Monday, January 21, 2013

How to track Online Impact due to Offline Campaigns



Have you wondered how offline campaigns like TV, radio and newspaper ads impact the online traffic? Can this impact be measured? In Web Analytics 2.0 [1], Avinash discusses some options that can be used to capture the relevant metrics. Below are the few tips from his book.
Metrics such as number of visits/clicks or the conversion rate increase/decrease due to an offline ad campaign can measure the impact on the website. For example, what is likeliness of clicking your company banner on a website after the user saw the ad campaign on TV or in a newspaper and can this be measured.  

Useful web analytics data can be obtained only with customer’s primary key, which is not readily available and one might need to adopt few work around methods to obtain it. Refer to Occam Razor blog for better understanding of the primary key. Using vanity URLs (also known as redirects) is the oldest trick in the trade to obtain this data. Vanity URLs or the redirects are short and easy to remember web addresses when entered in the URL links to the original site’s address. For illustration purpose, the vanity URL for my blog (if I had one) will be www.websitedoesnotexist.com/~yellai instead of www.websitedoesnotexist.com/1256789/2013. When you run an ad in newspaper, you will print the vanity URL of the company instead of its actual address. When the user visits the company site using the vanity URL, web analytics tools can be used to track the customer information. Since, this vanity URL is printed is newspaper/TV ads, one can track what the conversion rate is for these channels.  To get better granularity, vanity URLs should have a tracking parameter. For example, an ad in Sunday Times can have parameter tracker called sundaytimes in its URL which make the URL to look something like this www.websitedoesnotexist.com/sundaytimes.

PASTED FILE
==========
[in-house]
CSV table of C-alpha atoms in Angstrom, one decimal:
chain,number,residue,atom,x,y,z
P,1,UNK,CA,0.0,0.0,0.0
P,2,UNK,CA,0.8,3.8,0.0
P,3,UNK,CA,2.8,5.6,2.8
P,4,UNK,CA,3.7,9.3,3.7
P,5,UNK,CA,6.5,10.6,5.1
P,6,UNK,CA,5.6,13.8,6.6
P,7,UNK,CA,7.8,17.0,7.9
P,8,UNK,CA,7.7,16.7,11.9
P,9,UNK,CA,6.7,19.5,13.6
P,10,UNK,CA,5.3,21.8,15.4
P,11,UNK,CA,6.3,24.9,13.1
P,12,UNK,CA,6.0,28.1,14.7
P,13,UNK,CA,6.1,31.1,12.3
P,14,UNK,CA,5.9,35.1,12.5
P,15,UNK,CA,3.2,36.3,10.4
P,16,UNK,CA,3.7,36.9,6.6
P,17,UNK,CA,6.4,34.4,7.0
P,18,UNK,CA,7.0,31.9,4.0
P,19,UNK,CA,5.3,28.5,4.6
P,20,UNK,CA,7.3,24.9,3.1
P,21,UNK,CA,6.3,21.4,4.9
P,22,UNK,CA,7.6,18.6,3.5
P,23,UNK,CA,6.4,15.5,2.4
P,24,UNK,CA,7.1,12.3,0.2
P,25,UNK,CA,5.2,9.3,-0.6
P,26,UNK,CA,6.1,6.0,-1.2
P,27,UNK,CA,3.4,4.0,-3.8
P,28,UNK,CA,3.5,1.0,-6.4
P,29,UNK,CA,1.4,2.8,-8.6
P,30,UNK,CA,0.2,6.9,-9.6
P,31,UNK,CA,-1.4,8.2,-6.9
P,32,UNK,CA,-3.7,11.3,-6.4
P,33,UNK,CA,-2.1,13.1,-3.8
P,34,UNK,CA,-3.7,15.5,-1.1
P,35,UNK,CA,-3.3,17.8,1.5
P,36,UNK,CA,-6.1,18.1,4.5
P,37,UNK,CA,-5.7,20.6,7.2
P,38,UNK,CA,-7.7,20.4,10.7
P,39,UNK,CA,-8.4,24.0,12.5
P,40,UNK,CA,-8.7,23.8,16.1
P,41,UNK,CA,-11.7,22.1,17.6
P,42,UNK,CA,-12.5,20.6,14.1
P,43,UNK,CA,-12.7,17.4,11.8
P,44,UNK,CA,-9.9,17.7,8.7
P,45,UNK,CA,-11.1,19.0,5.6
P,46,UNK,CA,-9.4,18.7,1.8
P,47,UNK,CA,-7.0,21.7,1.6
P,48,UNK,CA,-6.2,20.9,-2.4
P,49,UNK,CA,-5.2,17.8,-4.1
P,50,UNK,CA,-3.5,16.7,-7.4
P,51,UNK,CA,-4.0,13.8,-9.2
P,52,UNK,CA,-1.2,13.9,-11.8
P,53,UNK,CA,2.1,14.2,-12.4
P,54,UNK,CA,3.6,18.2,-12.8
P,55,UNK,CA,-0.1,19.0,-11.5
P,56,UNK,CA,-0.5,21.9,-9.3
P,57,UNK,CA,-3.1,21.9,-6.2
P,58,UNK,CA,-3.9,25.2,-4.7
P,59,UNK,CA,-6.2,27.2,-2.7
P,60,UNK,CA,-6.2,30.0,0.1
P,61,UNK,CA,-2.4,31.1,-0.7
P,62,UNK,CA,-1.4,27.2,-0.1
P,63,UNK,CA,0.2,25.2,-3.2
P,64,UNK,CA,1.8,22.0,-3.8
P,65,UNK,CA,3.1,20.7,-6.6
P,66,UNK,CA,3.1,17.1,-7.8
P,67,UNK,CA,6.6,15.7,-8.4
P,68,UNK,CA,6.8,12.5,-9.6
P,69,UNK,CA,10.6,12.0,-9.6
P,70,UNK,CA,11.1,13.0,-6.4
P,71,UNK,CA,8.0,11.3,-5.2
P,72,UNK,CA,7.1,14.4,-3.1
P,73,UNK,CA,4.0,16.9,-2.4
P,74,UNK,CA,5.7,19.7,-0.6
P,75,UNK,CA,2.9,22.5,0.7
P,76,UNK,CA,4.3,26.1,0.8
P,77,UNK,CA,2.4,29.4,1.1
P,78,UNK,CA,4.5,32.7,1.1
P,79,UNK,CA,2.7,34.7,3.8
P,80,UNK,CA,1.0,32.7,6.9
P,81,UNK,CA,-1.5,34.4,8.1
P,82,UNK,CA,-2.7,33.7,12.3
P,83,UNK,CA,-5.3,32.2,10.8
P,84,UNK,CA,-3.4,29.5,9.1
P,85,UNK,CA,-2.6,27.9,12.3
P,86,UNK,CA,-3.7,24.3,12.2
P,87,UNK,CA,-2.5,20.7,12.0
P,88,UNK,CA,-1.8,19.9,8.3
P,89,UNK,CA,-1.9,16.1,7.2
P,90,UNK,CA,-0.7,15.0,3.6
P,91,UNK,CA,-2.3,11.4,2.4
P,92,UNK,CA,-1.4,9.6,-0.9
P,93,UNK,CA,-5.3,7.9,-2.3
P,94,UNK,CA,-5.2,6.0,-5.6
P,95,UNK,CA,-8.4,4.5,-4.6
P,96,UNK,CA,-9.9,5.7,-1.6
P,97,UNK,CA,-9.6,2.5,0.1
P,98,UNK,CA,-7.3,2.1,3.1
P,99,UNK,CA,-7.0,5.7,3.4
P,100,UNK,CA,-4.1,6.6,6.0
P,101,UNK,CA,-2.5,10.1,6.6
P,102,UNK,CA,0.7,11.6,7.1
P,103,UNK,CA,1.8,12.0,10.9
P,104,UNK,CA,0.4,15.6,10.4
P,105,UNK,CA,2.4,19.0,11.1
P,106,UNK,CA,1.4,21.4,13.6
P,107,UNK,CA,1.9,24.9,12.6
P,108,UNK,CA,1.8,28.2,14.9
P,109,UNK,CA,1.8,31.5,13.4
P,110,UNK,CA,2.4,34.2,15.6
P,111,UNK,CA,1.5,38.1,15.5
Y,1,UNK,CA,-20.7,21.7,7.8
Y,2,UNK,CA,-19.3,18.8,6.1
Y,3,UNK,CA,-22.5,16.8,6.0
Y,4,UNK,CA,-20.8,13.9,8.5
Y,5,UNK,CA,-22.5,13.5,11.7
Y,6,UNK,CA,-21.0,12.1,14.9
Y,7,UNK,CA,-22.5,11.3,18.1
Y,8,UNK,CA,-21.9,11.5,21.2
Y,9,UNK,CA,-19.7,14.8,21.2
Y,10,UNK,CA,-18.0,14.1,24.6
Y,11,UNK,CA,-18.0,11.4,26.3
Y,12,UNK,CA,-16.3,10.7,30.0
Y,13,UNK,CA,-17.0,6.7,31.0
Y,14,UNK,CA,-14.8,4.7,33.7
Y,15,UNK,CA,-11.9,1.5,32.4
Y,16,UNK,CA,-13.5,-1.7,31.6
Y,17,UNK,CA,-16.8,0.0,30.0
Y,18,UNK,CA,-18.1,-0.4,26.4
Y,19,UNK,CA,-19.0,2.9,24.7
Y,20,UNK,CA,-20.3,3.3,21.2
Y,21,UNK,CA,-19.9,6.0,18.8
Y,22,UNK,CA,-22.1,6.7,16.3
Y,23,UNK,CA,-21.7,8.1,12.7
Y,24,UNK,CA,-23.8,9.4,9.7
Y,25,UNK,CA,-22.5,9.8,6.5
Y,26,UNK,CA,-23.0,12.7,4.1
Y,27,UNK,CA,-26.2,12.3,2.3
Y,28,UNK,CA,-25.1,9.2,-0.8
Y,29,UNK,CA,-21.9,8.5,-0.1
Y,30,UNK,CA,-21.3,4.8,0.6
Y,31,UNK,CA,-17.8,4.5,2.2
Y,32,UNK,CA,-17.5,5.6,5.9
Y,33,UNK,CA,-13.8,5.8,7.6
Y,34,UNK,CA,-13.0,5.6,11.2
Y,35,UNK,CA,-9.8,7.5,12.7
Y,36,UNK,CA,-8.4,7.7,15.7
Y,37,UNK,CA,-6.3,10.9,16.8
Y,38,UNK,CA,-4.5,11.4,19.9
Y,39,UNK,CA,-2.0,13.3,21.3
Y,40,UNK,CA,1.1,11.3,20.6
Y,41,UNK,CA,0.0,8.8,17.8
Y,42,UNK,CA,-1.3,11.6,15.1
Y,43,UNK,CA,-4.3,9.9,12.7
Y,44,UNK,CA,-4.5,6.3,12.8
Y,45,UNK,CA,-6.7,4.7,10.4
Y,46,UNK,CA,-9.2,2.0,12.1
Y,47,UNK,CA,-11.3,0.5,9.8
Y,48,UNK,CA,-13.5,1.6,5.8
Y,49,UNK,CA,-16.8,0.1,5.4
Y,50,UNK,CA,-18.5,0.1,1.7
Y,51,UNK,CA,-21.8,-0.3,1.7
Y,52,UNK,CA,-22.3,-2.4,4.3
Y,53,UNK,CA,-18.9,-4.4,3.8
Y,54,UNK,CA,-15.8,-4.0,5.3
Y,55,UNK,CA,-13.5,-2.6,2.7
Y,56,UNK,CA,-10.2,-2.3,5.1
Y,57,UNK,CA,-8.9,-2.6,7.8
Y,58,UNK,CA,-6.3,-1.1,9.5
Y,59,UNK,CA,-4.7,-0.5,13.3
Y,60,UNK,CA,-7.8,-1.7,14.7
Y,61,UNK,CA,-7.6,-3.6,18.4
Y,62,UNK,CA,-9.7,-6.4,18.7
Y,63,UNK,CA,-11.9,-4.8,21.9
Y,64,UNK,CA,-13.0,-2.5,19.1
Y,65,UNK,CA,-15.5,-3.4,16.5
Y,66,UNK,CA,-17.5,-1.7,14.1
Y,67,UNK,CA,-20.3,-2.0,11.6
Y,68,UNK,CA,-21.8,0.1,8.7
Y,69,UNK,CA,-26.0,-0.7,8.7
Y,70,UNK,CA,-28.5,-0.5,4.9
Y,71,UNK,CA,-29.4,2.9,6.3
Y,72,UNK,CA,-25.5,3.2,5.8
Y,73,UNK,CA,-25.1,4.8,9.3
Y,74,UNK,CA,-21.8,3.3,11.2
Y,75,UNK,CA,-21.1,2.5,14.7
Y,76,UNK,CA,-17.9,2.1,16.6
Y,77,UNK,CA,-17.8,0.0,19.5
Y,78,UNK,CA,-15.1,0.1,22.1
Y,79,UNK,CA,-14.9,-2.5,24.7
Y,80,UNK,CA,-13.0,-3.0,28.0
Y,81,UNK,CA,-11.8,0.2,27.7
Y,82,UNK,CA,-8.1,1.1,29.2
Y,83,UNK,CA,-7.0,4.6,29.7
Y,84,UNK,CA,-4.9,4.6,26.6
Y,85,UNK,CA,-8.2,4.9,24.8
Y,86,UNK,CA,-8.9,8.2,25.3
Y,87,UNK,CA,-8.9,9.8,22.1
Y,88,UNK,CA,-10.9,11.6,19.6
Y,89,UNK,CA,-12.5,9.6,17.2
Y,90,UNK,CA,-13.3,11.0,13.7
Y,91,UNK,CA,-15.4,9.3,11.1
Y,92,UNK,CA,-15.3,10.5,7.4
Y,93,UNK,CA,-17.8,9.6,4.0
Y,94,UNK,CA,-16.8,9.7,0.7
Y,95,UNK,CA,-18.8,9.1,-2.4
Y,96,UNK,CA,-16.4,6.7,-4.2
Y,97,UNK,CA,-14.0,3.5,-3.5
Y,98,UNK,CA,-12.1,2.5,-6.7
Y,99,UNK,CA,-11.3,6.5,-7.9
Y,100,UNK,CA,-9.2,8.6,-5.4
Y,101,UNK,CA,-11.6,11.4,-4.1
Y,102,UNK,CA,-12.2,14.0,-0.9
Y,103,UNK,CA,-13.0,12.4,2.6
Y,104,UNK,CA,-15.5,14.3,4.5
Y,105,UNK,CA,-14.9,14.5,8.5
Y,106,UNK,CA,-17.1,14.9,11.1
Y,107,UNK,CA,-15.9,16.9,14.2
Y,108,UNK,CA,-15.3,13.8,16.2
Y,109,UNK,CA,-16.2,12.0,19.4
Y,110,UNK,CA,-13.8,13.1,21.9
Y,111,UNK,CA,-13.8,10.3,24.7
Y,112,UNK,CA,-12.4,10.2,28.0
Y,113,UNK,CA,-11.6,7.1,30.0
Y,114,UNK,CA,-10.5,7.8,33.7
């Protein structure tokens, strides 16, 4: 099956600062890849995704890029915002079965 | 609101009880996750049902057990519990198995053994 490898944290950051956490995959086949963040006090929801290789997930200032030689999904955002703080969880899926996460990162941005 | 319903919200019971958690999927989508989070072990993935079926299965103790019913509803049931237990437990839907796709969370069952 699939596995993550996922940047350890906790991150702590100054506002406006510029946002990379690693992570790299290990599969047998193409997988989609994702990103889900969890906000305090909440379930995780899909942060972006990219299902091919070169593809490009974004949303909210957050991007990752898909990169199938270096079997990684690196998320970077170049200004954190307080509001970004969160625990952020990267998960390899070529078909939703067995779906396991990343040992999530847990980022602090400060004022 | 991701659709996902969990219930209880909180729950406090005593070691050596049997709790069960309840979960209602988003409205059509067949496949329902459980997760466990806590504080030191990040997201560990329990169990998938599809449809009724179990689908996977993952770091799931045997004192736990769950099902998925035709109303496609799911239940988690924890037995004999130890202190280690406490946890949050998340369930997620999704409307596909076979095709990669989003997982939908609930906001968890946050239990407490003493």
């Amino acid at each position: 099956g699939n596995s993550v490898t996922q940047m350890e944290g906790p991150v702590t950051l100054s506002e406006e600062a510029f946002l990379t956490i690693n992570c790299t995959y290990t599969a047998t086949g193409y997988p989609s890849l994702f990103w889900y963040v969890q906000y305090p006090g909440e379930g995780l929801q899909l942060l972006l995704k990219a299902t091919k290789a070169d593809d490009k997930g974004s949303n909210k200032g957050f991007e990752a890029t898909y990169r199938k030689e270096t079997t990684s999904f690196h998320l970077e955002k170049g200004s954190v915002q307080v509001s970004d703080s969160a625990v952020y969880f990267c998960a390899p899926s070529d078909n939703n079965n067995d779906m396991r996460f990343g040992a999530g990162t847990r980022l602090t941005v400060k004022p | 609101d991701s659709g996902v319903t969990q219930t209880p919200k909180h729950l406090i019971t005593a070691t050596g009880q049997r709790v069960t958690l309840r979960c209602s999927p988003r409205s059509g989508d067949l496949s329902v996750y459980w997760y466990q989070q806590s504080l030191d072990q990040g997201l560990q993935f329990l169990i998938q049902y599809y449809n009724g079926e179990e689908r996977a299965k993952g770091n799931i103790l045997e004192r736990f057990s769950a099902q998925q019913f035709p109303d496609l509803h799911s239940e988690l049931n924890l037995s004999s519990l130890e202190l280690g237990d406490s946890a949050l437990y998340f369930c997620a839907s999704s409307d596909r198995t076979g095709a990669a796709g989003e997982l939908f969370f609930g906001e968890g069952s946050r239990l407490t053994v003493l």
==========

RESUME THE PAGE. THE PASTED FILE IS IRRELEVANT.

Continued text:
(image ref. http://www.datareign.com/category/social-media/google-plus)

The other trick to find out the impact will be to use unique redeemable coupons and offer codes. Avinash uses Dell and 1-800-Flowers to explain the effectiveness of unique codes. For example, you are going through a catalog and a product caught your eye and would want to buy it online.
One can go to the advertiser's site and locate the product on the website by simply entering the unique code which is again tied to catalog’s geographic location, edition of the catalog, etc. 
Based on the entered code, the company will be able collect the user information pertaining to location and other details. This will help the company to identify locations that are interested in buying the product and also the channel to market to potential customers.
In addition to the above two methods, surveys can be used to find the impact of channel to generate the website traffic. Basically, a survey is sent out with questions like where did they hear about the company or the special offer. This data can be used to generate the website traffic metrics. 

The last one is to correlate the website traffic patterns with time of the offline ad campaign. For example, one can correlate website traffic patters such as spikes, trends to a Super bowl ad campaign or a print ad in a famous news magazine.
As mentioned before, these simple tips can provide great insights into the impact an offline ad campaign is creating on your website, like the conversion ratio for radio vs. TV vs. newspaper ads. This information greatly helps marketing professionals to focus on the right channel to reach their target customers.

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